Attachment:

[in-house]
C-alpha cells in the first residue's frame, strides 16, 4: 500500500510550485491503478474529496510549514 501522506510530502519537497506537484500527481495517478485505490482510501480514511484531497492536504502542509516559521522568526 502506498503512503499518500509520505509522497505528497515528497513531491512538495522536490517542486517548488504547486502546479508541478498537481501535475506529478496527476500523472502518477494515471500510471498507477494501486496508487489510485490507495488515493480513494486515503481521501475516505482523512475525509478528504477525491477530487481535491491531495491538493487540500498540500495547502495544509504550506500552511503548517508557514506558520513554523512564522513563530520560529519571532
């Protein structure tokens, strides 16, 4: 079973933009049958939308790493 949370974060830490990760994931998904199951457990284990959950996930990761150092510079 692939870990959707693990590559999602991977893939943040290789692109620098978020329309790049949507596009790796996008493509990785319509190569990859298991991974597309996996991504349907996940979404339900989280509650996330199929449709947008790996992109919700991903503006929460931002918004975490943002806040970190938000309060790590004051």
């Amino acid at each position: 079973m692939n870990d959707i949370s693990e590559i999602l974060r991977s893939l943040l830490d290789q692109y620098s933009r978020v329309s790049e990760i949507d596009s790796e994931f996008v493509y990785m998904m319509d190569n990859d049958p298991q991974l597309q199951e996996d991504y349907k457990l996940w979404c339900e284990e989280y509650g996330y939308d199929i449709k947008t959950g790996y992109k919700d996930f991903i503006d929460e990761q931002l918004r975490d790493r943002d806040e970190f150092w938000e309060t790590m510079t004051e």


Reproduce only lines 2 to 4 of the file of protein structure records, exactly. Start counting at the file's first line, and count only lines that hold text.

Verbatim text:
C-alpha cells in the first residue's frame, strides 16, 4: 500500500510550485491503478474529496510549514 501522506510530502519537497506537484500527481495517478485505490482510501480514511484531497492536504502542509516559521522568526 502506498503512503499518500509520505509522497505528497515528497513531491512538495522536490517542486517548488504547486502546479508541478498537481501535475506529478496527476500523472502518477494515471500510471498507477494501486496508487489510485490507495488515493480513494486515503481521501475516505482523512475525509478528504477525491477530487481535491491531495491538493487540500498540500495547502495544509504550506500552511503548517508557514506558520513554523512564522513563530520560529519571532
């Protein structure tokens, strides 16, 4: 079973933009049958939308790493 949370974060830490990760994931998904199951457990284990959950996930990761150092510079 692939870990959707693990590559999602991977893939943040290789692109620098978020329309790049949507596009790796996008493509990785319509190569990859298991991974597309996996991504349907996940979404339900989280509650996330199929449709947008790996992109919700991903503006929460931002918004975490943002806040970190938000309060790590004051």
């Amino acid at each position: 079973m692939n870990d959707i949370s693990e590559i999602l974060r991977s893939l943040l830490d290789q692109y620098s933009r978020v329309s790049e990760i949507d596009s790796e994931f996008v493509y990785m998904m319509d190569n990859d049958p298991q991974l597309q199951e996996d991504y349907k457990l996940w979404c339900e284990e989280y509650g996330y939308d199929i449709k947008t959950g790996y992109k919700d996930f991903i503006d929460e990761q931002l918004r975490d790493r943002d806040e970190f150092w938000e309060t790590m510079t004051e």